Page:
I couldn’t understand greetings winging their way to me from further down the table, I had to ask for some repeats and I was lip reading BUT people said things to me and I correctly deciphered them and said sensible things back. I had quite long conversations, about fairly complicated things. Believe me this is the most massive breakthrough (just compare Ethiopia). Coming only a week after switch on it was extraordinary.
Back home, I’ve got lots of homework to do. Some of the homework consists of Nigel helping me to practice differentiating certain sounds (especially the consonants I’ve not been hearing) without lip reading. So, to differentiate the “f” sound, for example, Nigel will read out a sentence including one of “say” or “safe”, or “fight” and “might”, from a long list provided by the Speech and Language Therapists, and I have to say which it is. I find it very hard work; after about 15 minutes I’m exhausted. Then there are websites providing similar exercises. These are even harder because Nigel will pronounce the words very clearly whereas the people on the websites are sometimes talking more naturally and rapidly. I suspect that my brain is also rebelling against not being able to lip read. It’s so used to lip reading I think it panics when it can’t see a face.
So there’s a long way to go yet. Nigel is still having to repeat himself quite a lot (although, we think, less than before……). In a shop with him the other day I couldn’t follow the quick chat and banter between him and the people serving us. Passing dog walkers sometimes say things that mystify me (nothing new there).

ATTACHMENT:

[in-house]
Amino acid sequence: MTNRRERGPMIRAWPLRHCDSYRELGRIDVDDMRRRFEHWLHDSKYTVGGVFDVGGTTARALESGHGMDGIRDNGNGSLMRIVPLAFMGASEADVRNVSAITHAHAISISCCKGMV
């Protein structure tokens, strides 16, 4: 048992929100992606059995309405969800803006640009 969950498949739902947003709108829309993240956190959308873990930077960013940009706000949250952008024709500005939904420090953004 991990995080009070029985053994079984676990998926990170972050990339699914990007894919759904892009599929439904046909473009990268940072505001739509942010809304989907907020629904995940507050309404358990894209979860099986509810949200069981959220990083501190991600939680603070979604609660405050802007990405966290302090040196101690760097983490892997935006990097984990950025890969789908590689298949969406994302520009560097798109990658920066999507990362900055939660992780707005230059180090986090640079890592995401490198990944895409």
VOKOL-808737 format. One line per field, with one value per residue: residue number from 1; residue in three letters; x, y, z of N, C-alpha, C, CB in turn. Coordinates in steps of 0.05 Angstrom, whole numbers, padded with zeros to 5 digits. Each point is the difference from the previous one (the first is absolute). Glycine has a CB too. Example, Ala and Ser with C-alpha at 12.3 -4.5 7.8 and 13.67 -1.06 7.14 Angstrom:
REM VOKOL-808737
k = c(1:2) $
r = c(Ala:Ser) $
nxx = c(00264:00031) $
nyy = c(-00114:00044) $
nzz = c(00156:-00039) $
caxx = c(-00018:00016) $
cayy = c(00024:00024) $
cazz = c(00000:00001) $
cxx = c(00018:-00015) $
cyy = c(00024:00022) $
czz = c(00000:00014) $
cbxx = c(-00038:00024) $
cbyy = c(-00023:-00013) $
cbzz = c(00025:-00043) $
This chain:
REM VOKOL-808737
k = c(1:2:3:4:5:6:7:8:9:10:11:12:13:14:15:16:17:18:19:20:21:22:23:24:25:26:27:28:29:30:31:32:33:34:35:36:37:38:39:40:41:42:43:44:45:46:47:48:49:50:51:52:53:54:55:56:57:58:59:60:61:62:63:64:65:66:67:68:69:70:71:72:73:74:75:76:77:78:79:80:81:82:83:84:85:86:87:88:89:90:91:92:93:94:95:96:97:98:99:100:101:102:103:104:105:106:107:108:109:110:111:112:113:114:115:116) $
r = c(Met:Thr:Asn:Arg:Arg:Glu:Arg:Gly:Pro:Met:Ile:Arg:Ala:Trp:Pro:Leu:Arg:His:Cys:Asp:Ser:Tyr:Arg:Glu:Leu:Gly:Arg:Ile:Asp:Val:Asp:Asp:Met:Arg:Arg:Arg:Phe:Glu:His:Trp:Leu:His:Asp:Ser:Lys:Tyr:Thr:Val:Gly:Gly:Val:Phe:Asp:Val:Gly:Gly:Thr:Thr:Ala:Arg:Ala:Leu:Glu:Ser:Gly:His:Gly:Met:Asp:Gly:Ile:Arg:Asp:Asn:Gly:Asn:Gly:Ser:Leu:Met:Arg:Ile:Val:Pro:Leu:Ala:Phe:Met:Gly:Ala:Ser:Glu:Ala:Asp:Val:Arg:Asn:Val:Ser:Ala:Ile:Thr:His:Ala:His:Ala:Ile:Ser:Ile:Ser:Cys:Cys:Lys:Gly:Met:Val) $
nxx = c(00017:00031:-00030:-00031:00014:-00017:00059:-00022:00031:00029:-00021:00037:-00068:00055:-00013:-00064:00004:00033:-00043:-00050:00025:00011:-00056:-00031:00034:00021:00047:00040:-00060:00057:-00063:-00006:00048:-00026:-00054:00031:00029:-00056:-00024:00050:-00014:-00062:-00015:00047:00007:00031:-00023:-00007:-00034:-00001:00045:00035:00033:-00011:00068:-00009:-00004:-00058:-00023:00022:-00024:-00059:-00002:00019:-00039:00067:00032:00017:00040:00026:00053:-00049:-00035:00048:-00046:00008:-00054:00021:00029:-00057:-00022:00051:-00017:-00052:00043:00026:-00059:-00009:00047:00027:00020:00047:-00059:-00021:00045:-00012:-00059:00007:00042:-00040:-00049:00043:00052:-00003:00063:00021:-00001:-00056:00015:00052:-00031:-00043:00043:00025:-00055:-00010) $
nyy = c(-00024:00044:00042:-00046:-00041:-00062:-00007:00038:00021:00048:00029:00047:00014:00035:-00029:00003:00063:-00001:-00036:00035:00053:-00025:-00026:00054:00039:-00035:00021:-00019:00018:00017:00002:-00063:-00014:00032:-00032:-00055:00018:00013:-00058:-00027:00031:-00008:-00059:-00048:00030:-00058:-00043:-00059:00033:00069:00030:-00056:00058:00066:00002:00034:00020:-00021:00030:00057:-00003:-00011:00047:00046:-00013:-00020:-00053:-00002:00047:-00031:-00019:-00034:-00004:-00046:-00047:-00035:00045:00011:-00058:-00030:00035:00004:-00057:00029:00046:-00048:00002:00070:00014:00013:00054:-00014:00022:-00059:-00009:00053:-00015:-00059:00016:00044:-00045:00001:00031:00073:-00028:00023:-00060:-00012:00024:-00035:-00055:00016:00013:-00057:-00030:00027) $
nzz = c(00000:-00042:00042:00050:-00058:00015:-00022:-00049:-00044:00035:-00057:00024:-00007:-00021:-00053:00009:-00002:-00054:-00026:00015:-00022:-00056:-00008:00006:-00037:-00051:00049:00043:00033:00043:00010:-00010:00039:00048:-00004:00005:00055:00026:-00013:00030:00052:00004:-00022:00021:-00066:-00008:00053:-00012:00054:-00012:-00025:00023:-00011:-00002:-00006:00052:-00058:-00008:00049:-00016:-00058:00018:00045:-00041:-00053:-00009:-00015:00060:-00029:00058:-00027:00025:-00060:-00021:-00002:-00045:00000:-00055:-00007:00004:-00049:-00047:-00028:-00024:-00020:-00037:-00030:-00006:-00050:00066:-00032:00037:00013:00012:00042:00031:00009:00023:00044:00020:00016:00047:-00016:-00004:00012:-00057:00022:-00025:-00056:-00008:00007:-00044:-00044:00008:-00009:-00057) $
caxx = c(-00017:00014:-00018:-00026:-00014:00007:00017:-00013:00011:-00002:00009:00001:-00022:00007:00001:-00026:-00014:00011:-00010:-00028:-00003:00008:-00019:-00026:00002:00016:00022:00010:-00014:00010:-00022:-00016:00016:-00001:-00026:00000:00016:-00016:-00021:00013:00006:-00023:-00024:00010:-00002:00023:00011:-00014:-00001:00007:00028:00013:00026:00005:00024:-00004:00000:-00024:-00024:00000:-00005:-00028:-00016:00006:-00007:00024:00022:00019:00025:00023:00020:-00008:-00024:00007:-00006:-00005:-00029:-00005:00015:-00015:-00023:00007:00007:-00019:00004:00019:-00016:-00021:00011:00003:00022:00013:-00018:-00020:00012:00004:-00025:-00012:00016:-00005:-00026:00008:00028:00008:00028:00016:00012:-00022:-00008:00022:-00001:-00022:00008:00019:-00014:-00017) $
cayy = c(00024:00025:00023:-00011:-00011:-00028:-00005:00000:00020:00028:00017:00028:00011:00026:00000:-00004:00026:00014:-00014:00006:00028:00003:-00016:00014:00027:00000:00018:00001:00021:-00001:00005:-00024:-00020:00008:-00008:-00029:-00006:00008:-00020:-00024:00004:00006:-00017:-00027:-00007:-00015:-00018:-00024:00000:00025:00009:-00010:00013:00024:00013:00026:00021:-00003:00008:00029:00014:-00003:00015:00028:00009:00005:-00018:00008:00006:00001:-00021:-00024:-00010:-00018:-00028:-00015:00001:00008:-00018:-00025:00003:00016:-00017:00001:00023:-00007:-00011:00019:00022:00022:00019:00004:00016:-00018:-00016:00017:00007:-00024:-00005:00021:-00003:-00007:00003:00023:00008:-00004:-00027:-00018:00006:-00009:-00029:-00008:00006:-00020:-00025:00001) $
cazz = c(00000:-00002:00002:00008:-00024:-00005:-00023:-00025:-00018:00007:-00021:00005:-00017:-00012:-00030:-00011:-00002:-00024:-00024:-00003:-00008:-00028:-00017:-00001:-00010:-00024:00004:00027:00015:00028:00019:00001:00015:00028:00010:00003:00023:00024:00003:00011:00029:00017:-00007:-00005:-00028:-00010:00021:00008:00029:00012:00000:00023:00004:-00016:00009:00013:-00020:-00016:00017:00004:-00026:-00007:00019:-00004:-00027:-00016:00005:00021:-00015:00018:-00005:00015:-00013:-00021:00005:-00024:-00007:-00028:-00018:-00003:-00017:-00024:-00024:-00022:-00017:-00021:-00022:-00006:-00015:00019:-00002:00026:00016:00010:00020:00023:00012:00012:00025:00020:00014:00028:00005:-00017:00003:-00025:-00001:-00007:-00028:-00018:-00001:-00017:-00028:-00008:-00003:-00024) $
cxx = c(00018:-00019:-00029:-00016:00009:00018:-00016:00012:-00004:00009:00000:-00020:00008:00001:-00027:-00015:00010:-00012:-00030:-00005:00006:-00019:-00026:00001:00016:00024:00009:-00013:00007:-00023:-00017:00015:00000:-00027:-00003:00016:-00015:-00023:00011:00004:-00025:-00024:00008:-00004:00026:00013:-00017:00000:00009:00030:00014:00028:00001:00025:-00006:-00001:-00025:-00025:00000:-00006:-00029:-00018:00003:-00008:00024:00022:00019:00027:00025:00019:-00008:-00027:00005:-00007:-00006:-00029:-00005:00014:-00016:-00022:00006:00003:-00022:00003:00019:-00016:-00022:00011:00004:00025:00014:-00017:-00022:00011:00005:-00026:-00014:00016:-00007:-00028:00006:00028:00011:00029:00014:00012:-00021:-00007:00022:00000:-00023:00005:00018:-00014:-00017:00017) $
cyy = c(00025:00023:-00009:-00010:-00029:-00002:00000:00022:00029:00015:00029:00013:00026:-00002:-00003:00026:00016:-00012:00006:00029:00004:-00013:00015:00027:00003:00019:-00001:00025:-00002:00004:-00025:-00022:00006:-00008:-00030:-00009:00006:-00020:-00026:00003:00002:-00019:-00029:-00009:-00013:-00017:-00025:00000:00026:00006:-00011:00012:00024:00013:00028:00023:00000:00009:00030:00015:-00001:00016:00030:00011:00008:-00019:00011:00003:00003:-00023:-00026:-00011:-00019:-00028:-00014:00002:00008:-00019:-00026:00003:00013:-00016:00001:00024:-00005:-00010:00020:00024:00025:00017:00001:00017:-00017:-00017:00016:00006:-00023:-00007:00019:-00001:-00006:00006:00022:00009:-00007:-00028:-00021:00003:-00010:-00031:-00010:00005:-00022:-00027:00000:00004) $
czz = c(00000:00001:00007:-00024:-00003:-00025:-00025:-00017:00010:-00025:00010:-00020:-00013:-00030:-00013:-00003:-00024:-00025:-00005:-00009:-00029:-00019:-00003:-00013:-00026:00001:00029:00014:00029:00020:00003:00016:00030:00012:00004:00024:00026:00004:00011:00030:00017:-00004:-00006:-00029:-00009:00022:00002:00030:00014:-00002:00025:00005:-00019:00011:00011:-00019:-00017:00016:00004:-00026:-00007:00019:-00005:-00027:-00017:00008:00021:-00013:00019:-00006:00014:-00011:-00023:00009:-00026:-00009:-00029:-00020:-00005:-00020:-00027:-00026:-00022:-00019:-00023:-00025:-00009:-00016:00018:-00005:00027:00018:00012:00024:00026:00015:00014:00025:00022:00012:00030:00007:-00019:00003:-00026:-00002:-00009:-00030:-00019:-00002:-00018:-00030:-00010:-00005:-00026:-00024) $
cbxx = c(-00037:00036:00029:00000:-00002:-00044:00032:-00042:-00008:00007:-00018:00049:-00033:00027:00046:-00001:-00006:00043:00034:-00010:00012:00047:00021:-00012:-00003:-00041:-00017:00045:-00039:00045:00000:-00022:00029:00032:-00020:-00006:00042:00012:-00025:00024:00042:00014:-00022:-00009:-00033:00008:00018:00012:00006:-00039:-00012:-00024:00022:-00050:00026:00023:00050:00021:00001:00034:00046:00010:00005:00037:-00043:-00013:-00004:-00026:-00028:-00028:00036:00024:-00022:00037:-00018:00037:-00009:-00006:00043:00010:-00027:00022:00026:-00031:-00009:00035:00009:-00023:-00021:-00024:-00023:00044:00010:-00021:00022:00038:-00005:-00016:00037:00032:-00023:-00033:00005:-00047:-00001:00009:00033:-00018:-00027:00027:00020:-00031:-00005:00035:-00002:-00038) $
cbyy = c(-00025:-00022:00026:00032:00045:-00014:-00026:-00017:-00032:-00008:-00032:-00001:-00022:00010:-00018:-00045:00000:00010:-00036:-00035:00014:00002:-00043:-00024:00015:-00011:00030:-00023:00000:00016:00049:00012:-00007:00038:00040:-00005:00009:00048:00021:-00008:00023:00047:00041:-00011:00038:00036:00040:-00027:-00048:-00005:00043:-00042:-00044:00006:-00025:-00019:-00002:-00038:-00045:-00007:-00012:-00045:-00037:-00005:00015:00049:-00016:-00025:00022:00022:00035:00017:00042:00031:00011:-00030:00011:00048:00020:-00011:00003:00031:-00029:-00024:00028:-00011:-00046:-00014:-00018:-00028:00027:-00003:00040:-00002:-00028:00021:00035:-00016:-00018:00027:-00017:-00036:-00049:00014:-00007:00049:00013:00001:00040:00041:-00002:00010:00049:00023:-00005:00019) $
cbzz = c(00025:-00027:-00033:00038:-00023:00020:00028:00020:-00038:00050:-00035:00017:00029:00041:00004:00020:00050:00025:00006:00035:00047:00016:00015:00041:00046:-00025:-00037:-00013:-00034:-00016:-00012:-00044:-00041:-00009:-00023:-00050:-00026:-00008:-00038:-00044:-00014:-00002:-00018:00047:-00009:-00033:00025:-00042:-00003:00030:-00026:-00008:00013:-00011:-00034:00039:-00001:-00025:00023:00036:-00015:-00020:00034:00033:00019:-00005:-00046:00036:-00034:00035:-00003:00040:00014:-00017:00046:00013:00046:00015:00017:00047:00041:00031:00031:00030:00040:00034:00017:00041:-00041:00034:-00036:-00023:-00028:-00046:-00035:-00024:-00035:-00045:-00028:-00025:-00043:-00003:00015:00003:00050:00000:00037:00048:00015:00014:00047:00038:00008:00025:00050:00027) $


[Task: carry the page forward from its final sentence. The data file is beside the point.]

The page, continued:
But I’ll leave you with a happy story. Last Saturday afternoon, Nigel and I were sat at the kitchen table writing Christmas cards. Interspersed with writing messages and addressing enveIopes I might say “do you have Andy and Jenny’s new address?” or “are we still sending one to your cousin Rodney?” Nigel might say “right, I’ve done these, pass me the stamps”. After a while I looked at him and said “hey, look at us, we are writing cards, and chatting, and I’m relaxed and I’m hearing you”. We had a little hug (and our eyes were a little wet). Slowly regaining the ability to do what everyone else takes for granted is the best thing of all
22 thoughts on “Can you hear me yet?”
Oh Vera…this post brought a tear to my eye…twice!
I am so happy for your improvements in your hearing, and it is wonderful to know that you are able to chat more with Nigel, and feel relaxed…I love the thought of the scene of you two chatting and writing Christmas cards…